Alison Clarke is a second-year PhD student in the Department of History. Her project is an AHRC-funded Collaborative Doctoral Partnership (CDP) with the National Gallery, where she is studying the archives of London art dealers Agnew’s.
“My project aims to compare and contrast Agnew’s and the National Gallery as centres of expertise. This means considering issues like reputation, networks and connoisseurship: the way in which people tried to work out a painting’s attribution (which artist it was painted by). My sources include a lot of unpublished papers, particularly in the Agnew’s archive, which was acquired by the National Gallery in 2014. The archive covers the whole history of the company since it was founded in 1817 but has been largely inaccessible to researchers until now.
My research has certainly developed since I started my PhD: initially I was only looking at Agnew’s and the question of attribution. I think that the project has really been strengthened by broadening it out and adding the comparison with the National Gallery. So that I’m not overwhelmed with material, though, I’ve shortened the time period that I am looking at. I’m now considering the period 1876-1916, as this covers the tenure of three consecutive Directors at the National Gallery: Frederic Burton, Edward Poynter and Charles Holroyd.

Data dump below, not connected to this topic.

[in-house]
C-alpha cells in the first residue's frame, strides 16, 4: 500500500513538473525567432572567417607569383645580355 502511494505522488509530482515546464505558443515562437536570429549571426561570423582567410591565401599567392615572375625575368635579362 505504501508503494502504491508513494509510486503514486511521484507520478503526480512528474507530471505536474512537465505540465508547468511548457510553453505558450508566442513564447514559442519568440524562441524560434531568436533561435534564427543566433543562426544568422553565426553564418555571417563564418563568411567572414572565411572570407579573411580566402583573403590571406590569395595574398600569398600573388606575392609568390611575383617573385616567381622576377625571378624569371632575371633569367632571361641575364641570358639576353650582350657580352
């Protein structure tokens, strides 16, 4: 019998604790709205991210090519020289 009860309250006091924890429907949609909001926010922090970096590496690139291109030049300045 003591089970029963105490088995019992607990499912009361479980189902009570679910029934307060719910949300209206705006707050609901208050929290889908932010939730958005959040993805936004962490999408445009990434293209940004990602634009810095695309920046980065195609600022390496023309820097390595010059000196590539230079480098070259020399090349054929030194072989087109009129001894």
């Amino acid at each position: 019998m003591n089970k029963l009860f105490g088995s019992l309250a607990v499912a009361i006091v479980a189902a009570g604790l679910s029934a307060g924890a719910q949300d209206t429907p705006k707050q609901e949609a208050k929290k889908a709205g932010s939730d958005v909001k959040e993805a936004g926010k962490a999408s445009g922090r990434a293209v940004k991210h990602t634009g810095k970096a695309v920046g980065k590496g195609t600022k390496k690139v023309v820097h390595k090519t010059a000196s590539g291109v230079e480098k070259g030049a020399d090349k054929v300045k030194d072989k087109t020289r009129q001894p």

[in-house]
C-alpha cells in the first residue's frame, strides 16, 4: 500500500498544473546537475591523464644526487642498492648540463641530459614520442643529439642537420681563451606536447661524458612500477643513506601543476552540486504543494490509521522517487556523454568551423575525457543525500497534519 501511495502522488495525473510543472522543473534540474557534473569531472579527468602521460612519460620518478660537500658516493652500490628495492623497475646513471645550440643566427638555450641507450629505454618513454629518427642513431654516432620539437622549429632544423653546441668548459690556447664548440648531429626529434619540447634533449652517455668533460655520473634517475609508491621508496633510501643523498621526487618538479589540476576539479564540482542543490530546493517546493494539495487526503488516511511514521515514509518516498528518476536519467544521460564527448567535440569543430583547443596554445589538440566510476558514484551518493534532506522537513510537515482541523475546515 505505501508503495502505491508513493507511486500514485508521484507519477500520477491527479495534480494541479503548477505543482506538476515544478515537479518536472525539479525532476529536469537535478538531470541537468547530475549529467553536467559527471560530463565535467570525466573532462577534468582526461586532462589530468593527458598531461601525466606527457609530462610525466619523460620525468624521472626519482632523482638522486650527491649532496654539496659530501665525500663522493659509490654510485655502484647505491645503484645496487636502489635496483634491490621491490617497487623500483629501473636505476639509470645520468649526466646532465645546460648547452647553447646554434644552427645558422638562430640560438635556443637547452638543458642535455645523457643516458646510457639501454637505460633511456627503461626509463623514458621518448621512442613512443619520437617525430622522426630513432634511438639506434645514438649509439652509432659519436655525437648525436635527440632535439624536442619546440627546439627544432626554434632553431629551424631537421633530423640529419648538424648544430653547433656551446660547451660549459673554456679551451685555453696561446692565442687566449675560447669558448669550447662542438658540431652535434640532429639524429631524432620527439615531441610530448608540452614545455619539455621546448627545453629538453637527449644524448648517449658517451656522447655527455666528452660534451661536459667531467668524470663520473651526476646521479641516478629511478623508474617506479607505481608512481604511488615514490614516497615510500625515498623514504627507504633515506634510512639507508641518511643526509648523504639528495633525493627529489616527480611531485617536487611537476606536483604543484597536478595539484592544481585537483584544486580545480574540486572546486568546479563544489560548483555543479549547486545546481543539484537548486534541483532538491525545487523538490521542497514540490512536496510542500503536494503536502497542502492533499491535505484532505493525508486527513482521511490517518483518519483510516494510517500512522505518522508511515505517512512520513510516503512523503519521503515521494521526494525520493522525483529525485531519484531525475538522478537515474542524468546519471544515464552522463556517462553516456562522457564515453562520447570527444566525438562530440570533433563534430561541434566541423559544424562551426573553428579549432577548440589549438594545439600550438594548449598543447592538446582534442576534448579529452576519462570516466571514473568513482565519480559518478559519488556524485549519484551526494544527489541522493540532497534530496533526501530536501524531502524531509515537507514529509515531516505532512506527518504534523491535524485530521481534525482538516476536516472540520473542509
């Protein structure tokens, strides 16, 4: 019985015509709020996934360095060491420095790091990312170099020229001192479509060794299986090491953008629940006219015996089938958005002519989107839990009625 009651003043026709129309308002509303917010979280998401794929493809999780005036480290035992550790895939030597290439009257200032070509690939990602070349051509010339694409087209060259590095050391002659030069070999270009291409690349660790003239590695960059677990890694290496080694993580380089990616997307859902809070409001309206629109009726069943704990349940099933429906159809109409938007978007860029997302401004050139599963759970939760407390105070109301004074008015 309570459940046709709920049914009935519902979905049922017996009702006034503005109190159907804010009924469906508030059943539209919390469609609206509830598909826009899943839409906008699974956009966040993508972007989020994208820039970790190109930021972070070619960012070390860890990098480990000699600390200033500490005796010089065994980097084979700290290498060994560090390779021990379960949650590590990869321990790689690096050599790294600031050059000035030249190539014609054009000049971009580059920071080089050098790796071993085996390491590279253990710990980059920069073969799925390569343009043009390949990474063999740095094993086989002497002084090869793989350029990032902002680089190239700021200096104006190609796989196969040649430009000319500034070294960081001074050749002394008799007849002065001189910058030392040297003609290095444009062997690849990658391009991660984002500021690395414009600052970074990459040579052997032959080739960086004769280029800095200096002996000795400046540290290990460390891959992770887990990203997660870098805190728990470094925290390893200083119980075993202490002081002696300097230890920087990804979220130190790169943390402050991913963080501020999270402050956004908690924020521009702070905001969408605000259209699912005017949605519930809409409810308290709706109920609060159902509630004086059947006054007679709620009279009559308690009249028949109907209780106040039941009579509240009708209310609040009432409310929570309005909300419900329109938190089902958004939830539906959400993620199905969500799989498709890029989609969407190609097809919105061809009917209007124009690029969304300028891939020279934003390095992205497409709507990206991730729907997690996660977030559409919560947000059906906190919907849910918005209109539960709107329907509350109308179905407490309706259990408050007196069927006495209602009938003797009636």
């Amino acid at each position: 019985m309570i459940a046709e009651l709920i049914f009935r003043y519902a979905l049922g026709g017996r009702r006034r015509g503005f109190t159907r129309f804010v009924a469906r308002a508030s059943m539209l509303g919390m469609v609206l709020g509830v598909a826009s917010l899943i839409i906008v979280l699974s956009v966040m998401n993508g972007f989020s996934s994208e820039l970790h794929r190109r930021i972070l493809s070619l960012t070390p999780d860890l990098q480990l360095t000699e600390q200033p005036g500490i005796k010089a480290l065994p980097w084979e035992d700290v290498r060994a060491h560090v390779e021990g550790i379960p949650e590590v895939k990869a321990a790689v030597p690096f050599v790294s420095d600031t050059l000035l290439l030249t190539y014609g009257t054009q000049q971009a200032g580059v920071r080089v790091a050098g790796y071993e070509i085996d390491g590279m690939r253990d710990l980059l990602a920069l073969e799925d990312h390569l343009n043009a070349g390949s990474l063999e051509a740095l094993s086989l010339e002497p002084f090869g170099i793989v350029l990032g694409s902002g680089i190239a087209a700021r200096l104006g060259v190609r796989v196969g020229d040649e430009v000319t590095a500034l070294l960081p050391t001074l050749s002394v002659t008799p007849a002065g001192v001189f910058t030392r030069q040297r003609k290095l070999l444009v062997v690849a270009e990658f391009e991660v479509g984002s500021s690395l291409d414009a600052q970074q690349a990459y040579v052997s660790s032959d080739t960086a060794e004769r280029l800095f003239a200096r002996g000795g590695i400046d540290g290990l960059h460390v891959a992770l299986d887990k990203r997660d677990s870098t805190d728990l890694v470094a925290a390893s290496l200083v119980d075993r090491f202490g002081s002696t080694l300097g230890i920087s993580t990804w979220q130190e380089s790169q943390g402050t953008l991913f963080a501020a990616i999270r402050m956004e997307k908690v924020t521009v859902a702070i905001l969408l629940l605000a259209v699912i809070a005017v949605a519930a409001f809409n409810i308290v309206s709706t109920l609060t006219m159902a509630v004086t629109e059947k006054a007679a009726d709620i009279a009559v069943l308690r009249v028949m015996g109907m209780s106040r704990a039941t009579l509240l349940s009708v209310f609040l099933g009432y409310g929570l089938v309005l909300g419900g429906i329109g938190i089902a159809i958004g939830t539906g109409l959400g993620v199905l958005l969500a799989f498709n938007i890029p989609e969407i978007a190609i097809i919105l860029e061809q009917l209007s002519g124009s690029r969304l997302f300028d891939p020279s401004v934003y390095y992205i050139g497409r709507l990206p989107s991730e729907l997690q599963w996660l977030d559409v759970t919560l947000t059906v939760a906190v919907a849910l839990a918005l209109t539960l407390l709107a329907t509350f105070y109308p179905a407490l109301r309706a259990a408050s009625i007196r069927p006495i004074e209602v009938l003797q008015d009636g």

The fact that I’m affiliated with both Liverpool and the National Gallery has given me lots of valuable opportunities. I’ve written a series of blog posts for the Victoria Gallery & Museum under the university’s LiNK placement programme. I was on the organising committee for a conference at the National Gallery that took place in early April. And the AHRC also organises regular specialist training in London for CDP students based at a range of heritage institutions, which is a great way to meet other PhDs doing similar work.
I was particularly excited to get the chance to visit the US for research in early 2016. I spent two months at the Harry Ransom Center at the University of Texas at Austin under the AHRC’s International Placement Scheme. Here, I looked at the letters of an artist and collector who worked with both Agnew’s and the National Gallery. I also spent a week at the Getty Research Institute in Los Angeles, supported by funding from the Paul Mellon Centre, and got to present my first conference paper at the College Art Association conference in Washington DC. I’m even going back to America in June, to take part in a week-long seminar at the Yale Center for British Art.
The field that I’m working in, namely the history of collecting and art dealing, is expanding rapidly at the moment. Art dealers have often been overlooked when discussing object biographies but the importance of dealer expertise is now starting to be recognised. It’s a very exciting time to be working on this kind of research and to look forward to how much more we will discover as archival sources become more widely available on a global scale.”